US President Donald Trump’s latest threat to ramp up tariffs on Chinese goods rattled global markets yesterday at the start of a crunch week of negotiations between the White House and Beijing.
Trump tweeted over the weekend that tariffs on $200bn (£153bn) worth of goods from China would be cranked up to 25 per cent this Friday from the current rate of 10 per cent, in a sign that the two sides remain at loggerheads.
He also said an extra $325bn of Chinese goods will “shortly” be taxed at a rate of 25 per cent.
Last night, US trade representative Robert Lighthizer confirmed raised duties on Chinese imports would go live at midnight on Friday.
Trump tweeted yesterday: “The United States has been losing, for many years, 600 to 800 billion dollars a year on trade. With China, we lose 500 billion dollars. Sorry, we’re not going to be doing that anymore!”
The President’s intervention saw volatility make a dramatic return to trading floors across the globe.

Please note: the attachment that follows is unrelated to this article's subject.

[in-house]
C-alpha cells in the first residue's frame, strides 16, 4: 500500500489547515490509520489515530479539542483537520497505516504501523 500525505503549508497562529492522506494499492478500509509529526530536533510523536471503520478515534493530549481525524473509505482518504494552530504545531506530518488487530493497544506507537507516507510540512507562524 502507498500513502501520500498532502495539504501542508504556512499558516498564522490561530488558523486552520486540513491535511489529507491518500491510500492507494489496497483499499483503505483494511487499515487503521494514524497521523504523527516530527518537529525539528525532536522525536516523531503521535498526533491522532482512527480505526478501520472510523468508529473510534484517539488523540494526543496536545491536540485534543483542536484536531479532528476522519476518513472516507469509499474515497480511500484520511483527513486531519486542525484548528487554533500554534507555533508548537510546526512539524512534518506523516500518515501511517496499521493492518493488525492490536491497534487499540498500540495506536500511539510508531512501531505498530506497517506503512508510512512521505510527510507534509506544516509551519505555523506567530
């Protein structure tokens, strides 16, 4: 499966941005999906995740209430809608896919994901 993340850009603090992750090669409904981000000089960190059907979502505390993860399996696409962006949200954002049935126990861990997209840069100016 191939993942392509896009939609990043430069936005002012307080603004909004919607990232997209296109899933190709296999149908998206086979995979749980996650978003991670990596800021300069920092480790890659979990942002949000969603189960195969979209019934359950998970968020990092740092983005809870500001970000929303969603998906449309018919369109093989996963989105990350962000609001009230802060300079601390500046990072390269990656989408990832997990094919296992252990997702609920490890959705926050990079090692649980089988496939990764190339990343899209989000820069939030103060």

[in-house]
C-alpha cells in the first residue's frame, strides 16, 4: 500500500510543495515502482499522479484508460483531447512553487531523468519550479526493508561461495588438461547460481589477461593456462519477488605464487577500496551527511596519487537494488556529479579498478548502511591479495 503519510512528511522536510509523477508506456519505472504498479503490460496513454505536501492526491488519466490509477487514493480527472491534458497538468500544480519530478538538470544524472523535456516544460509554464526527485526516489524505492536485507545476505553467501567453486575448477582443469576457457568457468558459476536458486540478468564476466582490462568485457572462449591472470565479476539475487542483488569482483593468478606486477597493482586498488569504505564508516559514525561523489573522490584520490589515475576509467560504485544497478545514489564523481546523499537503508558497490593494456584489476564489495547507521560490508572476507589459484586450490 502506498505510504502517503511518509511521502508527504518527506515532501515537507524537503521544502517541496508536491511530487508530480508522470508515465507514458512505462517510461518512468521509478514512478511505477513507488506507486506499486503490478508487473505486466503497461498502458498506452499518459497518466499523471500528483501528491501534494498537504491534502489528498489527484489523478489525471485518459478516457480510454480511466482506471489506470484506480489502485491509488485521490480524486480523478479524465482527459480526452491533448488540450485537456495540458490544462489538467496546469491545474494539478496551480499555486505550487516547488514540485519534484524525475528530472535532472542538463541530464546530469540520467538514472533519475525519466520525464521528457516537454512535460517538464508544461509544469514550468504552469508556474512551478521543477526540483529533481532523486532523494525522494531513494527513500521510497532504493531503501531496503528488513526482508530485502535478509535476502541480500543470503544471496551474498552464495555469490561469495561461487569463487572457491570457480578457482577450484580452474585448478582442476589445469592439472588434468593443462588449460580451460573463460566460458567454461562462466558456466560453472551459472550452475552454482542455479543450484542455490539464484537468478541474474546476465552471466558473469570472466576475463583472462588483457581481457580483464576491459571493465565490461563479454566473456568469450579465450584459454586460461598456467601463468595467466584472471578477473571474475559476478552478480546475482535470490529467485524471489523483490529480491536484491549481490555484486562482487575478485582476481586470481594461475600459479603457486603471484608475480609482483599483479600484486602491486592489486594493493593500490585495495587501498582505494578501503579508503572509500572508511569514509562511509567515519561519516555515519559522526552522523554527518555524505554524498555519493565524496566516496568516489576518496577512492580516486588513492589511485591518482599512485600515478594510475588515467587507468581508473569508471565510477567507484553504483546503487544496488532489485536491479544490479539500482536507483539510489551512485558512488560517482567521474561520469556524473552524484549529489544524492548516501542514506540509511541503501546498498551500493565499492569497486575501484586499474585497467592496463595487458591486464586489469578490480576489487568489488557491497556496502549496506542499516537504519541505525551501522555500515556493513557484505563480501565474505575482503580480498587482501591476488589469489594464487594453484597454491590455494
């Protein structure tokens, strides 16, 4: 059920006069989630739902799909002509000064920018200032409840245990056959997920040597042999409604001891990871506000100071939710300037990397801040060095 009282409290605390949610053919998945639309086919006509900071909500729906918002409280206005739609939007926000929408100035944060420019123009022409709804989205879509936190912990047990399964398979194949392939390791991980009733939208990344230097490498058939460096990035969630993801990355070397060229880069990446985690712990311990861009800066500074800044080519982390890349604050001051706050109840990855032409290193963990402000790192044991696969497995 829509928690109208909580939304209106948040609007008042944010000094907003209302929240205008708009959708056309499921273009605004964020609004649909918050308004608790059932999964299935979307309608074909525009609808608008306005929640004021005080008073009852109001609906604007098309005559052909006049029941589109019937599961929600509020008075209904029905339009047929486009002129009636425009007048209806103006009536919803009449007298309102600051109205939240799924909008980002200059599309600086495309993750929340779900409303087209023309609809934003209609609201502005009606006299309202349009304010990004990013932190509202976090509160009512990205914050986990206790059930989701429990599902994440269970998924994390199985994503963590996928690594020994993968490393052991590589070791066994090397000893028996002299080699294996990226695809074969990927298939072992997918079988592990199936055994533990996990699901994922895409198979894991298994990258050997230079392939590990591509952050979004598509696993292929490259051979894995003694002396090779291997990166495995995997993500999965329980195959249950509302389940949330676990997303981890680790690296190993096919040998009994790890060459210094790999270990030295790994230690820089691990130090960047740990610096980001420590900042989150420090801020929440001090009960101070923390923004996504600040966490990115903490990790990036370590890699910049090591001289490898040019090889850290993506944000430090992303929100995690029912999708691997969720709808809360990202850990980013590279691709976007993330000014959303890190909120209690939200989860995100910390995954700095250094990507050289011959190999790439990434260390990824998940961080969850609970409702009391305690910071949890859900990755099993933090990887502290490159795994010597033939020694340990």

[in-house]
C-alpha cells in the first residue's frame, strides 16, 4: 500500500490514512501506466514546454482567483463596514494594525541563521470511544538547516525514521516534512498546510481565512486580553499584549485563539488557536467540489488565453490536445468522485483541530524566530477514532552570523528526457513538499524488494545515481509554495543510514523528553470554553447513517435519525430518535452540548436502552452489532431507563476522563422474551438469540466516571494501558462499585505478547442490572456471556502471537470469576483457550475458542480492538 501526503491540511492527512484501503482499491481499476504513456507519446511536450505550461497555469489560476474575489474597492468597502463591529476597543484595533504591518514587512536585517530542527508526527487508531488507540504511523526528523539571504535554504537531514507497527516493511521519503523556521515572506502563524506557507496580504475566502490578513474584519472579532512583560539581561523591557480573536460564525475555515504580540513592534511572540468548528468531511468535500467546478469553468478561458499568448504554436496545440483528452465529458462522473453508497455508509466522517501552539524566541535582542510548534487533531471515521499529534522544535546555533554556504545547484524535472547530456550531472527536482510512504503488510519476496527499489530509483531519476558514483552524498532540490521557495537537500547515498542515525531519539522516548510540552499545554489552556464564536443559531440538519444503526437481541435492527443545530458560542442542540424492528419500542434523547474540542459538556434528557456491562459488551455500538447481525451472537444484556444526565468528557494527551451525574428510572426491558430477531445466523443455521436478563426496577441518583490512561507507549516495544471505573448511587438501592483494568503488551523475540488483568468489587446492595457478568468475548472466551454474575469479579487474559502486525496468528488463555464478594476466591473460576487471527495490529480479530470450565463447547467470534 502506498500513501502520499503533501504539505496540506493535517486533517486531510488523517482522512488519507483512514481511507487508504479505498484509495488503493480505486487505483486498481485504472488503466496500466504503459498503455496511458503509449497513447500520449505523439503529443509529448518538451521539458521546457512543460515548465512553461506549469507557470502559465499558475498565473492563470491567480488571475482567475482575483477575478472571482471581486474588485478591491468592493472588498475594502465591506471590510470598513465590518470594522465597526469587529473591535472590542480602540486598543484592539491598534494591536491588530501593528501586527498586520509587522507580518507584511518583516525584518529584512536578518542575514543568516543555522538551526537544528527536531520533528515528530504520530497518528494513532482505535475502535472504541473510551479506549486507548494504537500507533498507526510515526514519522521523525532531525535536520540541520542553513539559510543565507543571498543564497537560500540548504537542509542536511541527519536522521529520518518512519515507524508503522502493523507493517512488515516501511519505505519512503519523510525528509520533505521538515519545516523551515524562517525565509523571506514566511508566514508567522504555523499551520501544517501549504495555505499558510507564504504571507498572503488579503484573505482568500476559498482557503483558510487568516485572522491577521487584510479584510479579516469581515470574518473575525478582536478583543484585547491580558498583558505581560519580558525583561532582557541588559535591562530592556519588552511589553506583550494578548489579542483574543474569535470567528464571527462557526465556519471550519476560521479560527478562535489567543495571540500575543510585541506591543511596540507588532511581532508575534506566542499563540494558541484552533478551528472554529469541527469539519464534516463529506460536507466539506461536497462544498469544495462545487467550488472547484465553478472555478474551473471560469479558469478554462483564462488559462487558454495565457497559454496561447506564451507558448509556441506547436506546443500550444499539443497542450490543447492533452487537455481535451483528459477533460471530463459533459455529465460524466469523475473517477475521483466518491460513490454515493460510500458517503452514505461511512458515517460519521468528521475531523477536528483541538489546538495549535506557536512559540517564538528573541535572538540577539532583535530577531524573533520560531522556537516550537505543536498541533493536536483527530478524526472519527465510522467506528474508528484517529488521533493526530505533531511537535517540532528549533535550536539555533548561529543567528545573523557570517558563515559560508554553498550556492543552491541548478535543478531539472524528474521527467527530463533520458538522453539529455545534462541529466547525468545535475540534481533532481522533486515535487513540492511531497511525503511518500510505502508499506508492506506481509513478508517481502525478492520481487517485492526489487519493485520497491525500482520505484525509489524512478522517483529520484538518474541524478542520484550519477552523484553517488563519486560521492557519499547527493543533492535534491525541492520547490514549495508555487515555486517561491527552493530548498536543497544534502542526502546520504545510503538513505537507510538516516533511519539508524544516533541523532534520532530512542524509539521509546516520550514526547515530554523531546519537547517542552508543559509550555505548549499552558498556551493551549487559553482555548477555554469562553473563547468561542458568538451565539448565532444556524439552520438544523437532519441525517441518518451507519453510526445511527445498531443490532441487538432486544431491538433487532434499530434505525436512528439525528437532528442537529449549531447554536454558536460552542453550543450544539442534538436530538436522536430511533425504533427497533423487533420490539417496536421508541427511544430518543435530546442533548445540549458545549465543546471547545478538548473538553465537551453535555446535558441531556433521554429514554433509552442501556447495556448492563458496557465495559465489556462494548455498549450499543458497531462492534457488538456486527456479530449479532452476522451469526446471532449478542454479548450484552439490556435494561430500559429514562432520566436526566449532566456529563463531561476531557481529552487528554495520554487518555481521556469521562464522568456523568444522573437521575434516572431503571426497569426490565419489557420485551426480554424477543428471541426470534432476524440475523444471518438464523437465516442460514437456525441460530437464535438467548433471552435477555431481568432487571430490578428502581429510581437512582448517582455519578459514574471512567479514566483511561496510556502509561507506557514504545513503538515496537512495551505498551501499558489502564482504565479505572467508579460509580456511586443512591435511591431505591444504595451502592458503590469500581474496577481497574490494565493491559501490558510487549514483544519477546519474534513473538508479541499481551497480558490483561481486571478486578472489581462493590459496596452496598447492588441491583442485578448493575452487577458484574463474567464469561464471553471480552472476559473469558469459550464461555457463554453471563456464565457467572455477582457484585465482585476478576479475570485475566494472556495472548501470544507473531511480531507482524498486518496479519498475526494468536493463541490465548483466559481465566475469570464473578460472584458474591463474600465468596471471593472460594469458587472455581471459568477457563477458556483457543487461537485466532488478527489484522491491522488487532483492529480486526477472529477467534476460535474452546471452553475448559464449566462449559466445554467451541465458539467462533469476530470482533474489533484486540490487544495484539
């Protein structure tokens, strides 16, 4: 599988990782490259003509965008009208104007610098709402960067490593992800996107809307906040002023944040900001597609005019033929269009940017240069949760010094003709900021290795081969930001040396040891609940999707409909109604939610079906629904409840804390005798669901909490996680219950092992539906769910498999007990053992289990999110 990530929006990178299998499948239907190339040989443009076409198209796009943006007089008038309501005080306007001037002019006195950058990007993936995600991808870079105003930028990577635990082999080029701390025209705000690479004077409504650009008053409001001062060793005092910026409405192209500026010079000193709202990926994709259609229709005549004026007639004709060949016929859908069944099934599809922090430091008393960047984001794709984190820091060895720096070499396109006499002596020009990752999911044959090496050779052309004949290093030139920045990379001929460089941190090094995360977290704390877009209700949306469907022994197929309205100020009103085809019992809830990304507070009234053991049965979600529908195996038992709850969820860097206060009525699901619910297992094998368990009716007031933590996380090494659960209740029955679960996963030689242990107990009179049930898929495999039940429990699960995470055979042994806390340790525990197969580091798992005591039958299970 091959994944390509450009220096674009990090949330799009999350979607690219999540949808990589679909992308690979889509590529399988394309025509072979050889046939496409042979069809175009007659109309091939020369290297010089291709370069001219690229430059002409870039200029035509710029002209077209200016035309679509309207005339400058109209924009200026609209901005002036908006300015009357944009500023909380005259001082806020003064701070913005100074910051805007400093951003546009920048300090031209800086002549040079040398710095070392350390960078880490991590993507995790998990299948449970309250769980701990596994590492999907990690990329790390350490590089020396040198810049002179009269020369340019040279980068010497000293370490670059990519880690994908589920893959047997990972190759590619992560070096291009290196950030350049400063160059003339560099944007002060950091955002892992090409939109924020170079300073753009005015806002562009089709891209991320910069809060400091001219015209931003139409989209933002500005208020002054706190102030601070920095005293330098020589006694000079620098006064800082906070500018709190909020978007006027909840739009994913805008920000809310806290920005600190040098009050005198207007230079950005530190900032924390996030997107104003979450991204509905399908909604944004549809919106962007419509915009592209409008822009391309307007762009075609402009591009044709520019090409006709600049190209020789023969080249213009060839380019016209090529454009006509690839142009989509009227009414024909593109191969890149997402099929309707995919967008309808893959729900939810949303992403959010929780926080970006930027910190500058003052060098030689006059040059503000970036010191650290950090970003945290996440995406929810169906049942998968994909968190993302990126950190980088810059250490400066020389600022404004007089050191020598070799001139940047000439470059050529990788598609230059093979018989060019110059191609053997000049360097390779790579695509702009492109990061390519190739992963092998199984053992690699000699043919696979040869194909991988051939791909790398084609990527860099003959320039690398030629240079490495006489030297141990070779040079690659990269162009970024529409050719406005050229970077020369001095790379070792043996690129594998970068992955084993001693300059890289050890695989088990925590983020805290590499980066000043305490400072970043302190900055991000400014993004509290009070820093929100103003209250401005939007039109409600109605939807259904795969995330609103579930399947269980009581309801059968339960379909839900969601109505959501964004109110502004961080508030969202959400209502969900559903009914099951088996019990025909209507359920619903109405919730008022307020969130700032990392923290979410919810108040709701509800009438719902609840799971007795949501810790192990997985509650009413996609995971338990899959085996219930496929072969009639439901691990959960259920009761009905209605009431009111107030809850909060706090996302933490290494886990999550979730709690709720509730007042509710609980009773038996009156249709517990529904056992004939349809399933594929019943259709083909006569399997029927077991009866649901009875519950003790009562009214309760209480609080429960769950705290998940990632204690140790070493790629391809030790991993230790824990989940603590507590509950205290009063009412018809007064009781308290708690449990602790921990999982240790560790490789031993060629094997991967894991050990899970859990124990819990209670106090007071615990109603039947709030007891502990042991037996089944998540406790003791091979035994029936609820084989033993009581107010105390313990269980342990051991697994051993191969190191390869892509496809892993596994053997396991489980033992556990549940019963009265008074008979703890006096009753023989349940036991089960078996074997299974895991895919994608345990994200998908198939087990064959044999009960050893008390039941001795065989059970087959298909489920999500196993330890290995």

Traders initially fled stocks, causing the S&P 500 index to open down 1.2 per cent, before later trimming its losses to close 0.5 per cent down.
The industrial-focused Dow Jones index opened down 1.3 per cent, before closing 0.3 per cent lower.
US Treasury yields also fell as investors turned to low-risk government bonds.
Despite the slump, US stocks reached a new all-time high relative to global equities and US-centric equities even managed to post gains.
The pan-European Stoxx 600 index ended 0.9 per cent lower, in its worst day in about a month and a half.
Shares in the US technology and materials sectors – key areas of trade between the countries – were hardest hit. US company Microchip Technology fell by 3.7 per cent, while chemicals firm Dow Du Pont ended down 3.6 per cent.
Gregory Daco, chief US economist at Oxford Economics, said markets had “become numb to the risks of escalating trade tensions, assuming that a comprehensive trade agreement was about to be signed”.
Following Trump’s comments, a Chinese foreign ministry spokesperson said the Chinese delegation was still “preparing to go to the US for the negotiations” scheduled this week.
It remained unclear whether lead negotiator and Chinese vice-premier Liu He would attend as originally planned, or refuse to fly to Washington in protest at the promised tariff hike.
Paul Donovan, chief economist at UBS Global Wealth Management, said recent progress in the talks and apparent US concessions “suggest that this is more likely to be a negotiation tactic than an obvious threat”.